When Graydon Carter pulled an intern named Michael Hainey aside at the Spy magazine Christmas party in 1989, the legendary editor had probably had a few. “I think you’re going to be a star,” Mr. Carter said. And then the advice he’d repeat over the years: “Don’t fuck it up.”
Twenty-five at the time, Mr. Hainey knew he’d have to move quickly if he was going to make good on his boss’s intuition, since he also believed—beyond reason or doubt—that he would be dead in a decade.
Such was his inheritance.
“For many years, I just thought, ‘I’m never going to outlive my father,’” Mr. Hainey said last Wednesday, in his low monotone. We were sitting in a diner just east of the Avenue of the Americas, kitty-corner from the GQ offices, where Mr. Hainey serves as deputy editor, less than a week before the publication of his new memoir, After Visiting Friends. The book, out this week, details a 10-year search for the truth surrounding the night his father died at age 35, when Mr. Hainey was 6. “That was the thing that defines me,” he said. “I don’t think I’ll ever be free of that day.”
This book represents Mr. Hainey’s latest creative endeavor; he has previously had poems published in Tin House and exhibited paintings at Thom Browne’s Tribeca store. It also may be his most personal. From the time he was 9 or 10, Mr. Hainey remembers a specter of death hanging over him. He had questions about his father, questions about how he’d died, that had gone not only unanswered but, for years, unasked.
“I had tried to imagine his last night,” Mr. Hainey said. “Did he die alone? It frightened me as a boy that no one was with him.”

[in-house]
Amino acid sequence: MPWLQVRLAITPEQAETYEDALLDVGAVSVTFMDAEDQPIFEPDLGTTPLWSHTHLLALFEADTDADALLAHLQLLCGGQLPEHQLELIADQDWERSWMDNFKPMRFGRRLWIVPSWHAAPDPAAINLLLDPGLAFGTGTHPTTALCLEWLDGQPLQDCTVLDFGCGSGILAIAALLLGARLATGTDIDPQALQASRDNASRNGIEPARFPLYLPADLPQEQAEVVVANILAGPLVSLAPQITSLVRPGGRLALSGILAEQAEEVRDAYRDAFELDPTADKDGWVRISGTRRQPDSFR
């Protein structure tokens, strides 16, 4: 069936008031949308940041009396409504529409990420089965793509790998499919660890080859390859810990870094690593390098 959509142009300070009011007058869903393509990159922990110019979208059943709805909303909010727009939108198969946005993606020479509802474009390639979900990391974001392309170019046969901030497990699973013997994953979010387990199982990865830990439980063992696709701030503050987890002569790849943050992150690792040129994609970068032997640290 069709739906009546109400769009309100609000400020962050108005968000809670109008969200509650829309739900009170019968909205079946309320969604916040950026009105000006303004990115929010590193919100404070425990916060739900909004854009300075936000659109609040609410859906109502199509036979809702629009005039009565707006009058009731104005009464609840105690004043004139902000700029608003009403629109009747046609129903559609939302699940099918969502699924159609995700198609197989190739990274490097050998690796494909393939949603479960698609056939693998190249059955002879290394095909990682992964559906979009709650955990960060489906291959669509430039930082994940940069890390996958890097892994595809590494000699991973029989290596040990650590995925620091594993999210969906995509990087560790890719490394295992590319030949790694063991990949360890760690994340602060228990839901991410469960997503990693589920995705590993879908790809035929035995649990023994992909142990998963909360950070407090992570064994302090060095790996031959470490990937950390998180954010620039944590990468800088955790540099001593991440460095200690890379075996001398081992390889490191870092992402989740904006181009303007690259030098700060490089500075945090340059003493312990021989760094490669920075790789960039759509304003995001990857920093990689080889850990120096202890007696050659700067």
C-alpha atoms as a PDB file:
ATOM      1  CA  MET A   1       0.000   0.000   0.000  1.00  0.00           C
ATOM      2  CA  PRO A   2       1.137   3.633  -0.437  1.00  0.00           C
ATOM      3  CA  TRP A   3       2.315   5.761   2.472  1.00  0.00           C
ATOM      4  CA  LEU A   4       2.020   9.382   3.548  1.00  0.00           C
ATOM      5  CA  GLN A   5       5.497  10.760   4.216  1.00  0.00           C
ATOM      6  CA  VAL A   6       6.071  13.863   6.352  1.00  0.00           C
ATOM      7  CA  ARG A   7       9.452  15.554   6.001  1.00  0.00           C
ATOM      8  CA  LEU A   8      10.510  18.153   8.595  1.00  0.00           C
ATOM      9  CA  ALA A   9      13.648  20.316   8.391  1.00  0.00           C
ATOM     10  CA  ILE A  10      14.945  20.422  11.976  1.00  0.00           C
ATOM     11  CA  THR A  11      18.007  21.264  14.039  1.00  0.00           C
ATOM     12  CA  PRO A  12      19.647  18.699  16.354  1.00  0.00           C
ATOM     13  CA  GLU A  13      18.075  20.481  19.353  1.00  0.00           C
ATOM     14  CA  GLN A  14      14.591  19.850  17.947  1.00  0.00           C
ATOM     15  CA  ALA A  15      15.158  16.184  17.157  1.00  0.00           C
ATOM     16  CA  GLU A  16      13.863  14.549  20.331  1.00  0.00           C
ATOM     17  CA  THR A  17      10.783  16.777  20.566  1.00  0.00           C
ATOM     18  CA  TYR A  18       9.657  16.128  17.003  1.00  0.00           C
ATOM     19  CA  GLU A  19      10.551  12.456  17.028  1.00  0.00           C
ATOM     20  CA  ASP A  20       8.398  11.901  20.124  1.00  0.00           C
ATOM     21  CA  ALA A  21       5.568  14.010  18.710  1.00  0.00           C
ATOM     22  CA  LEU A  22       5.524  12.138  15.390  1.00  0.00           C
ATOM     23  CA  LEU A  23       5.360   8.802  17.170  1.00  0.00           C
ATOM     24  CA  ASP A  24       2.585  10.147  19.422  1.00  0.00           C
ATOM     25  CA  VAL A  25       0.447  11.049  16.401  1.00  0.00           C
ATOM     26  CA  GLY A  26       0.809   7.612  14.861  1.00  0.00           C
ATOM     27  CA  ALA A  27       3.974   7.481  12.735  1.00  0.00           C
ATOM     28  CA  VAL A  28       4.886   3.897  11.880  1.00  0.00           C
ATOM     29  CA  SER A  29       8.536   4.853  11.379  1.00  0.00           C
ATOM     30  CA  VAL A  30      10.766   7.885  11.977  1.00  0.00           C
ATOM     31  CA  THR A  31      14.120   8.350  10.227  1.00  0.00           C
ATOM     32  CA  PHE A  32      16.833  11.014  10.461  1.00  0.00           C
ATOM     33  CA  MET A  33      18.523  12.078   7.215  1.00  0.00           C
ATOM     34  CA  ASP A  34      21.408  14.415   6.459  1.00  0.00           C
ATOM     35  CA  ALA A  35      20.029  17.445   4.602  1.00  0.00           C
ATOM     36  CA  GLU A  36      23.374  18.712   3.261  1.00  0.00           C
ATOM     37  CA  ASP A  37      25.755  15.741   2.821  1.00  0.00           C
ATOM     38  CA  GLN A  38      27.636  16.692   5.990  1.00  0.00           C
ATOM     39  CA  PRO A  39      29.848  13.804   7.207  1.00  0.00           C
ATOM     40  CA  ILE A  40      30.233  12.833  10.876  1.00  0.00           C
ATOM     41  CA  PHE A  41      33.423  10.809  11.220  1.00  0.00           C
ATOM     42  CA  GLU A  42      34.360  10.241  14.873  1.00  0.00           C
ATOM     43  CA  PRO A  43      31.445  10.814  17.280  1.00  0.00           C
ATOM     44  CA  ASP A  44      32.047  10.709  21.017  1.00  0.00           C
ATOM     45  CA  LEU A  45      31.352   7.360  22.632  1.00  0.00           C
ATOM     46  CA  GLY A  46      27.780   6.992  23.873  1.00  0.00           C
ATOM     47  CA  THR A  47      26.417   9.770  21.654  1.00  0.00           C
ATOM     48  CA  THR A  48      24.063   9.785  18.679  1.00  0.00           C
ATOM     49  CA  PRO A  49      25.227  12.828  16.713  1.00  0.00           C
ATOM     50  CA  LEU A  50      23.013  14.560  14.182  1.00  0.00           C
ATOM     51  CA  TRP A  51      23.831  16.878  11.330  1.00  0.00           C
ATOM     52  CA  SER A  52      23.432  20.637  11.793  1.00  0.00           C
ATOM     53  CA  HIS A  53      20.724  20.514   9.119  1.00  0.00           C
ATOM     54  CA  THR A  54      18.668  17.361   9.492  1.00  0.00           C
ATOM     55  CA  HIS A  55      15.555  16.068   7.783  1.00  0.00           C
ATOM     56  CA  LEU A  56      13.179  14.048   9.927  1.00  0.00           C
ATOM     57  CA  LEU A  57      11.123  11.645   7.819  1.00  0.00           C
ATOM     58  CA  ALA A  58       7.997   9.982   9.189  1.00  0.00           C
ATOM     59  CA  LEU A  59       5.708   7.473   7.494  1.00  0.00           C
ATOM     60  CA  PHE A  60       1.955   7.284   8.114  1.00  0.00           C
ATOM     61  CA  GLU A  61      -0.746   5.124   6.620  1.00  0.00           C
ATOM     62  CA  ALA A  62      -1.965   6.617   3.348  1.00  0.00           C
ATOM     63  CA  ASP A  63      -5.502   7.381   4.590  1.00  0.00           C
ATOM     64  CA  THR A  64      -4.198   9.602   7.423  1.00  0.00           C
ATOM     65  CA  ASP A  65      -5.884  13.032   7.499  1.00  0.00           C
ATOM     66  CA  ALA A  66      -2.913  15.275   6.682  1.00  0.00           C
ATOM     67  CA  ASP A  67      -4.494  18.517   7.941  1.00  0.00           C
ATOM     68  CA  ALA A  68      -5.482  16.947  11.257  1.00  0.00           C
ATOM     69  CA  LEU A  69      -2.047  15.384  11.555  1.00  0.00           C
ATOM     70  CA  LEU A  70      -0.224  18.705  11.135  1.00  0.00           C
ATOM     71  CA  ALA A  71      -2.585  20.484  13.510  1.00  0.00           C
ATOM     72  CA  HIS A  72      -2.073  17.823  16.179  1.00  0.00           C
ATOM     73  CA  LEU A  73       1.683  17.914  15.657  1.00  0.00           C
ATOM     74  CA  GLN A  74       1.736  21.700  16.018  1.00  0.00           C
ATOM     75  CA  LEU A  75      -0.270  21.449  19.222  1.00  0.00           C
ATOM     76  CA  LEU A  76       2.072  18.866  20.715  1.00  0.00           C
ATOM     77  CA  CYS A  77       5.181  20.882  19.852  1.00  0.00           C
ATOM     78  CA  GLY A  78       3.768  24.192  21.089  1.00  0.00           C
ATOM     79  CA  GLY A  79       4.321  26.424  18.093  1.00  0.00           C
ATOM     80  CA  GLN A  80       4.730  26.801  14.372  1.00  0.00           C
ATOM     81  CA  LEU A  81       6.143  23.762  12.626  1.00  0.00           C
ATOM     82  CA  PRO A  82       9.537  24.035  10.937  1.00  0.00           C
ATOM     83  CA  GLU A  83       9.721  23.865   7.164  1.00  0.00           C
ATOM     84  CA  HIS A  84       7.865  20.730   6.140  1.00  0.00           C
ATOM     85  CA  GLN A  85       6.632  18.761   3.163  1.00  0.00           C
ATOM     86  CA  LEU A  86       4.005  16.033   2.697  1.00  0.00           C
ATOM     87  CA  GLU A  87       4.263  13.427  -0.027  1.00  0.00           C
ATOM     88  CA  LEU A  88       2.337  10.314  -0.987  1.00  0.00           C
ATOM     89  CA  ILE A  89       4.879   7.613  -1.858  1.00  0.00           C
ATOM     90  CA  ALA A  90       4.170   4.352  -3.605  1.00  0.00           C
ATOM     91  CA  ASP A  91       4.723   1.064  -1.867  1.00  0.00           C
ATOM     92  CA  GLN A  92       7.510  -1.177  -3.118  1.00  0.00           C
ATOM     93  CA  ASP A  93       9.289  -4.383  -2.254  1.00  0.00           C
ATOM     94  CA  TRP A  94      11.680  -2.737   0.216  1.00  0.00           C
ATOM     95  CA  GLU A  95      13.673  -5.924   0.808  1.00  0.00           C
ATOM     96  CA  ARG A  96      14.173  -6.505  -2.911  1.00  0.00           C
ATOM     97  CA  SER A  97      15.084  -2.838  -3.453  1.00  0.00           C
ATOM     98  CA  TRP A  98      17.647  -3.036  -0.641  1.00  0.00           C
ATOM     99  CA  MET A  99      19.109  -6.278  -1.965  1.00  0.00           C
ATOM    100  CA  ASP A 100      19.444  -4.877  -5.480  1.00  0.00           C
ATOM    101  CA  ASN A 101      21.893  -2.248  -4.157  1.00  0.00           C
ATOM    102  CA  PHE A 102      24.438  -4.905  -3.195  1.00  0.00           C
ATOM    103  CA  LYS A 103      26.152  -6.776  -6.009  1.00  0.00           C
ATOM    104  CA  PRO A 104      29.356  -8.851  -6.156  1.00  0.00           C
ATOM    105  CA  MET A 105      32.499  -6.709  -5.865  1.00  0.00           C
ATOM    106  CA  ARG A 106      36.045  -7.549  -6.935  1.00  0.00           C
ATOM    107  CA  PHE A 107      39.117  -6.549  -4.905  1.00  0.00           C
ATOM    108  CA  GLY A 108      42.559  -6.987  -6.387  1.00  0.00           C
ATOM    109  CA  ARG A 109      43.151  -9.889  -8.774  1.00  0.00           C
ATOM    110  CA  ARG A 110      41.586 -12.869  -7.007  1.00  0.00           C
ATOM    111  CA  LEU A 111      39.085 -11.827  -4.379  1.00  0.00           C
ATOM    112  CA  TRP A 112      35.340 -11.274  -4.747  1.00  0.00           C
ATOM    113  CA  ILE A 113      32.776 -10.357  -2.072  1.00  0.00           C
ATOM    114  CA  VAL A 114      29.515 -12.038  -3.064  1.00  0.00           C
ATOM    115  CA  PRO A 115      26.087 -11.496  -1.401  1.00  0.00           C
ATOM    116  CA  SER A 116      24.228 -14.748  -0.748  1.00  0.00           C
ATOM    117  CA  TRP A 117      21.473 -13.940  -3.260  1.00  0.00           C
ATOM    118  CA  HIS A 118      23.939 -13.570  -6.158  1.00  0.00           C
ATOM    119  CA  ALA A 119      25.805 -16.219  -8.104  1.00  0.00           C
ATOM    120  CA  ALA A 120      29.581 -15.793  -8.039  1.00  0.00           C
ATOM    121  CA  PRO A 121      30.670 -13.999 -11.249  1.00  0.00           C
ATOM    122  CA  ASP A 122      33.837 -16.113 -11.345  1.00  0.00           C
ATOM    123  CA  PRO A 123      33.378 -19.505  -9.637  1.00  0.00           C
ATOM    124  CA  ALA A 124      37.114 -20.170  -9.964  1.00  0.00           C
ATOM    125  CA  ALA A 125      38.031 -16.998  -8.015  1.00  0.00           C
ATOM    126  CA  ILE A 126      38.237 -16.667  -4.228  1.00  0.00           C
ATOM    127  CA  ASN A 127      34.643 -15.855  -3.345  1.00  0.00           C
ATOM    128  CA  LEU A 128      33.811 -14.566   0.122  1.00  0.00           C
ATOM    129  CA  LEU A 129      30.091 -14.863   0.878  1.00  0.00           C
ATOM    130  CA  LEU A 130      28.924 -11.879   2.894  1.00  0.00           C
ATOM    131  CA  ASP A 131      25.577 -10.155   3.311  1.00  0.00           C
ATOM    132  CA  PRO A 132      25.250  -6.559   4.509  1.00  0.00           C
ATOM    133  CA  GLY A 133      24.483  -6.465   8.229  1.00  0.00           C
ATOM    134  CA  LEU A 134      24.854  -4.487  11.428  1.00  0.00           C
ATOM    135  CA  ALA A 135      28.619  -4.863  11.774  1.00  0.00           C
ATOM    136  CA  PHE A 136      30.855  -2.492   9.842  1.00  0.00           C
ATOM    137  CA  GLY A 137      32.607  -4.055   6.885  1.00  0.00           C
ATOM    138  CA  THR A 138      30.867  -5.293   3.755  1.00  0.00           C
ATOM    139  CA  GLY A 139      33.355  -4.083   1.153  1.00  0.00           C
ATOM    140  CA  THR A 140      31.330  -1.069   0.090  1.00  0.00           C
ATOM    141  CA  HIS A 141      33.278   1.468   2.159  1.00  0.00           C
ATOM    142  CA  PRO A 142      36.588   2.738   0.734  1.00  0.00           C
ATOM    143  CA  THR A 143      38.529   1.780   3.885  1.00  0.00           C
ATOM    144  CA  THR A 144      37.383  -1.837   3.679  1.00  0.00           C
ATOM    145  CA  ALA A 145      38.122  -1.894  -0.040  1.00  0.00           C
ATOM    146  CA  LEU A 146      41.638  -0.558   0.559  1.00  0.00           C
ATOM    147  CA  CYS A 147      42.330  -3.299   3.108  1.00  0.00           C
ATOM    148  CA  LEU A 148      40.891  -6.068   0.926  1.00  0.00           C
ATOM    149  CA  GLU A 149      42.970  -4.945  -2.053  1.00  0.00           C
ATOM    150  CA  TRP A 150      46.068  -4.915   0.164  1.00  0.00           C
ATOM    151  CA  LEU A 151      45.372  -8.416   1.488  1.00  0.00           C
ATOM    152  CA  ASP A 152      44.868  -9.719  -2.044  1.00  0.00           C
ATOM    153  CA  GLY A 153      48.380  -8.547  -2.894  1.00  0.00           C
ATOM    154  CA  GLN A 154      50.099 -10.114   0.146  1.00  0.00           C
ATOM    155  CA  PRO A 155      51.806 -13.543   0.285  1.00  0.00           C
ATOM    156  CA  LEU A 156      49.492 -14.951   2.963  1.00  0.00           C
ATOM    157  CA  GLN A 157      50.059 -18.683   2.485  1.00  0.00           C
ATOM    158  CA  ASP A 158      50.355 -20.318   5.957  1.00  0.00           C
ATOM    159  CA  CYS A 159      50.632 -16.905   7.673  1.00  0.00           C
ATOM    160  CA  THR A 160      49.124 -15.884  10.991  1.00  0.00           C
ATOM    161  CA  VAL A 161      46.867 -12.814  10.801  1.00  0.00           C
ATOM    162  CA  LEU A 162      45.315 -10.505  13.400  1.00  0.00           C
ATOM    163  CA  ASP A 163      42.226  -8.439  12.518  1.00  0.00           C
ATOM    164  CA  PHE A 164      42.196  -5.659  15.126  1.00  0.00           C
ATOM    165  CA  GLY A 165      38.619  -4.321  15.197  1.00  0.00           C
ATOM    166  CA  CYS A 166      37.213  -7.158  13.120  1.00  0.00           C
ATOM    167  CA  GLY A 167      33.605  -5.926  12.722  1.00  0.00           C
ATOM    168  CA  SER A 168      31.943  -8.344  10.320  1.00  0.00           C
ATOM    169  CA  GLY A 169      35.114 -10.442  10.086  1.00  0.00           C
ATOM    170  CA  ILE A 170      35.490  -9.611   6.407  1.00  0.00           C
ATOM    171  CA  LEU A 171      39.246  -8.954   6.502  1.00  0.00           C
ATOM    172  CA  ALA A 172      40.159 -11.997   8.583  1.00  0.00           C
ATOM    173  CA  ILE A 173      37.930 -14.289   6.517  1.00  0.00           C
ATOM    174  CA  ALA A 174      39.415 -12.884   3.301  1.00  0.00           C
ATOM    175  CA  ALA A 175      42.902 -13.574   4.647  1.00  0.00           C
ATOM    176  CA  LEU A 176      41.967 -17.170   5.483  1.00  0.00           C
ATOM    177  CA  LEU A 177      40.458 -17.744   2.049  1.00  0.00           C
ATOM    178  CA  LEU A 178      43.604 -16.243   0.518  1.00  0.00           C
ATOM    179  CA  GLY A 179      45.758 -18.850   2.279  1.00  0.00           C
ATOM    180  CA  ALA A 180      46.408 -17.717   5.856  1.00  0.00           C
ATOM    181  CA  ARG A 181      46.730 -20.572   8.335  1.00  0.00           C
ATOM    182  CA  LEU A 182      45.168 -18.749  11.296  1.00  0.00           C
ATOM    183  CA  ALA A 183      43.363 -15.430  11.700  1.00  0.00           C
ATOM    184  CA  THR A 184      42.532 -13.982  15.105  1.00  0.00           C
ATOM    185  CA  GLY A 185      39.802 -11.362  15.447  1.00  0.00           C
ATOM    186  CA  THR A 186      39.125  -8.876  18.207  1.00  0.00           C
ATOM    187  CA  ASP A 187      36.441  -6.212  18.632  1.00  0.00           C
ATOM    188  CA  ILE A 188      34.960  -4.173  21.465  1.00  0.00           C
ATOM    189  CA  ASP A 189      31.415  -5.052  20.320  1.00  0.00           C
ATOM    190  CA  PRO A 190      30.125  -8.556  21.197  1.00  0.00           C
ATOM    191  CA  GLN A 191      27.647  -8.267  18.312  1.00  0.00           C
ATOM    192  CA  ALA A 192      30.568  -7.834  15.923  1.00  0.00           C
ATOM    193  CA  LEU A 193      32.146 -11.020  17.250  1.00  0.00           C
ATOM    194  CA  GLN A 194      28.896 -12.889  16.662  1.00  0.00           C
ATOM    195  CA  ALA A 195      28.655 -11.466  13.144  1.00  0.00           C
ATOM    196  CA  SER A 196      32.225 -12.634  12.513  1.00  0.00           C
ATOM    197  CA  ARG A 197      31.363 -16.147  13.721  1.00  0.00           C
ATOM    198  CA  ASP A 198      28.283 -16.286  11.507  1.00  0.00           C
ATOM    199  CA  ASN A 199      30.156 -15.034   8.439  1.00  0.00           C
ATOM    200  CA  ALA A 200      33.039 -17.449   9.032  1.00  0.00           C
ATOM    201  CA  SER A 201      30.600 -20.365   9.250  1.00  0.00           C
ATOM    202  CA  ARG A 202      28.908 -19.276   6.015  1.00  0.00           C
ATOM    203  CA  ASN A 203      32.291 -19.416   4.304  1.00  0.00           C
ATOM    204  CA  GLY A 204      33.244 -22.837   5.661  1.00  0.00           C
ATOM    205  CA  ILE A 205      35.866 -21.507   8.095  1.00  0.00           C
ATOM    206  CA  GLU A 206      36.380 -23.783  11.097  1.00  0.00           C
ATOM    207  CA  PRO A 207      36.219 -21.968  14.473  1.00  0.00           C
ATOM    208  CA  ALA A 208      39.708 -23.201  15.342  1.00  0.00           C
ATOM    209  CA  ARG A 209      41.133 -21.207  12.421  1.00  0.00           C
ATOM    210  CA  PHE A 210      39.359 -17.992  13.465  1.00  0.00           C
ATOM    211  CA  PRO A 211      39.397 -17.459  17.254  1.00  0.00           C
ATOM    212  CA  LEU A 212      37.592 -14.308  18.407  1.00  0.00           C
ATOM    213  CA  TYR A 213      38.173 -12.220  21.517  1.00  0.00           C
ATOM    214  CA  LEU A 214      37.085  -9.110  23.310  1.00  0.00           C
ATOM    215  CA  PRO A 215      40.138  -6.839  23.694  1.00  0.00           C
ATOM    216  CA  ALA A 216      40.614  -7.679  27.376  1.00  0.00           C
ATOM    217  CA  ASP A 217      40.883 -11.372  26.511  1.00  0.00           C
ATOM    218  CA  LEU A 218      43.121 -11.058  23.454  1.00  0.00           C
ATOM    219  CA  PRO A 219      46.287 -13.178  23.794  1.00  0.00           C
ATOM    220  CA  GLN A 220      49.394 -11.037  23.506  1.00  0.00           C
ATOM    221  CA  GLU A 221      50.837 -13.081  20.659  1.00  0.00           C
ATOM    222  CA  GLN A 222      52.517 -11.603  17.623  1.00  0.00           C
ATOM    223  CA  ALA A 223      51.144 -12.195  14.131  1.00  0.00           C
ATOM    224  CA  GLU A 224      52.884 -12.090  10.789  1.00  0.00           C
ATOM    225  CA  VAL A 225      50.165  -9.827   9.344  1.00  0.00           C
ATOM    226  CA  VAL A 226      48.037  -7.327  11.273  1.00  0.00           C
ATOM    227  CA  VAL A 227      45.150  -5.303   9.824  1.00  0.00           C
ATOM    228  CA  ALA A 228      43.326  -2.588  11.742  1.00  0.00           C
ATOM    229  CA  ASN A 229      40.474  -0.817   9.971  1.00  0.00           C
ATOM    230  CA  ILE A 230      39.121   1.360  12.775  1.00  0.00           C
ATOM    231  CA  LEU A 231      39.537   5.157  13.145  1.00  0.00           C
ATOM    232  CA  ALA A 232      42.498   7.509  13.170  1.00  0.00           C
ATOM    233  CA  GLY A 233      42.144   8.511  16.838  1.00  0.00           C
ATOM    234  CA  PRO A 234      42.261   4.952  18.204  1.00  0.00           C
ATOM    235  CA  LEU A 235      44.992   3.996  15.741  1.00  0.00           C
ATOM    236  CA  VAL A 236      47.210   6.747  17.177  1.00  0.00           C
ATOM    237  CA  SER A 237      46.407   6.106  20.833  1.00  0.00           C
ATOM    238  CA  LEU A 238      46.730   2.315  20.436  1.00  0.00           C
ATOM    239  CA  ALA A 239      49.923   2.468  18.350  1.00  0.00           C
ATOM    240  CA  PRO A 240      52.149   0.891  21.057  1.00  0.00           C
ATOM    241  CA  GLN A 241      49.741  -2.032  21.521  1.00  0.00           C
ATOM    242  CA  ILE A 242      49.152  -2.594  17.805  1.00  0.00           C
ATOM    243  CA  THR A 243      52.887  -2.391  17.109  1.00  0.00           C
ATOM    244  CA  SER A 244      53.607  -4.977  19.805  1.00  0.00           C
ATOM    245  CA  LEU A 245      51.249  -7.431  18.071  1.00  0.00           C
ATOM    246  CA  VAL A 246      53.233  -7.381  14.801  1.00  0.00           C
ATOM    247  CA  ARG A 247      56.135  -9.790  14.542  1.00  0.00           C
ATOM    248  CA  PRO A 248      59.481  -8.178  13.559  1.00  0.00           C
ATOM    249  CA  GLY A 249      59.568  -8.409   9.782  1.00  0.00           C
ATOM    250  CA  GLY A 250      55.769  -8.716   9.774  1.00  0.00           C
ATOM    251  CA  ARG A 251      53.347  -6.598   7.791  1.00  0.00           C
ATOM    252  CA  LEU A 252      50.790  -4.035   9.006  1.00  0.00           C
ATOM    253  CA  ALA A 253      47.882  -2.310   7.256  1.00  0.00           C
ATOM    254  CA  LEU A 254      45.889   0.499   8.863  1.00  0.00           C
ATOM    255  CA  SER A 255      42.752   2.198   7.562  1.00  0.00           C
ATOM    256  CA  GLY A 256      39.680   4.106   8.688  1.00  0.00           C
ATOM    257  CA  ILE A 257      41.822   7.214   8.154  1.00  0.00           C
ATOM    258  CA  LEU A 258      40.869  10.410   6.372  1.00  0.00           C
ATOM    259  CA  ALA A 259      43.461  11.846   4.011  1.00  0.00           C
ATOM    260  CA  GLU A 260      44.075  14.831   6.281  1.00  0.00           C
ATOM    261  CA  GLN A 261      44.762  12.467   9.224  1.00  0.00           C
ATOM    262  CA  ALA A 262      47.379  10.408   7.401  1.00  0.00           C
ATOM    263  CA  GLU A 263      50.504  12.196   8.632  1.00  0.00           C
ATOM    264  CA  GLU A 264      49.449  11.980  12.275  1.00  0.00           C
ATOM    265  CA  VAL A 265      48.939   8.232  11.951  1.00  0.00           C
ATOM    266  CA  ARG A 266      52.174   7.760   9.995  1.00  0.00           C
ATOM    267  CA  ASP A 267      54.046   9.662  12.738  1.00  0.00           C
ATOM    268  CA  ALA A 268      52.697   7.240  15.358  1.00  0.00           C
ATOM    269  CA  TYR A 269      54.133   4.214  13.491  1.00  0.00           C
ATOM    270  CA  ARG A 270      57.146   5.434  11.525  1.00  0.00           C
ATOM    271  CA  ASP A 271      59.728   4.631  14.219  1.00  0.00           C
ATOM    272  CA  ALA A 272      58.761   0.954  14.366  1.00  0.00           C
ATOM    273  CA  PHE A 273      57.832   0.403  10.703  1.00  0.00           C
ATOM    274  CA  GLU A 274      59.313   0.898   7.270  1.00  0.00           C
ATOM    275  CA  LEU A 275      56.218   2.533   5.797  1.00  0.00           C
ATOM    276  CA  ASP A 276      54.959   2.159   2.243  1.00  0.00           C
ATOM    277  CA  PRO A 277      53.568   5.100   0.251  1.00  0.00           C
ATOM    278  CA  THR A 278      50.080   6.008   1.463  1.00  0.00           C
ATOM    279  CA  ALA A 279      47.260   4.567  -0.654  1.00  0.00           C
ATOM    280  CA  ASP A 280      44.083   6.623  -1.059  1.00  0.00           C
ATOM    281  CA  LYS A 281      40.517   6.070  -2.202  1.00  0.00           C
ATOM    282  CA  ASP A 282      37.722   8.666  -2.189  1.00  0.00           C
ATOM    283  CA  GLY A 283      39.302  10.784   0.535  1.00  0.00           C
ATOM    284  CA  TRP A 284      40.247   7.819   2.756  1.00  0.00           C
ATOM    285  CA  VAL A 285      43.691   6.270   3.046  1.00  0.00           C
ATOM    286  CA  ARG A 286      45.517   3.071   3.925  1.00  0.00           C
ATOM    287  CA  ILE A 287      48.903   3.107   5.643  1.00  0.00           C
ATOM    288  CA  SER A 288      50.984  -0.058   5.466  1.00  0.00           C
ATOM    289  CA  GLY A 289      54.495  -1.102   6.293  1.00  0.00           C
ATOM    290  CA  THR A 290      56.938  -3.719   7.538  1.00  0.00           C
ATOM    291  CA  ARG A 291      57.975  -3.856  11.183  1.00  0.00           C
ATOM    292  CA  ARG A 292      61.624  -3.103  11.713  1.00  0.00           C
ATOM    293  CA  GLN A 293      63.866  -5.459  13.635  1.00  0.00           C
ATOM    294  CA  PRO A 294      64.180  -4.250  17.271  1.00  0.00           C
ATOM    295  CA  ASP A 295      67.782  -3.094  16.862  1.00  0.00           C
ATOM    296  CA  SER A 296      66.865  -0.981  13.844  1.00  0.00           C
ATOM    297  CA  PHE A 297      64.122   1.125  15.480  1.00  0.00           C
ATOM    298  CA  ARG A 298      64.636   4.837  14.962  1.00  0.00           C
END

A Chicago newspaperman, Bob Hainey was found dead in the street on the city’s Northside on April 24, 1970, struck down by an apparent heart attack or cerebral hemorrhage, depending on which paper’s obituary you read. The author’s uncle, also a journalist, broke the news to the family. But there were other inconsistencies. According to one of the obits, he had passed away “while visiting friends.”
“We all long to go in search of our family secrets,” said Mr. Hainey, whose journey into his family’s past didn’t begin until sometime after he had celebrated his 38th birthday, having avoided the Grim Reaper’s scythe. His thoughts kept returning to those obituaries, which he had read at the library as a high schooler when curiosity finally boiled over. Who were these “friends,” he wondered? Why had they never come forward?
Having followed in his father’s footsteps, Mr. Hainey was a newsman now, and his reporter’s instinct told him something didn’t add up.
After graduating from Northwestern University’s Medill School of Journalism, Mr. Hainey worked for a time at The Chicago Tribune, one of the papers that had employed his father. But he credits his first experiences in New York, and his time at Spy in particular, with teaching him the real ins and outs of reportage. He counts Graydon Carter and Kurt Andersen, Spy’s founding editors, as his earliest mentors, as well as Susan Morrison.
“They really taught me what it meant to be a writer in New York, and at that level of ambition,” Mr. Hainey said.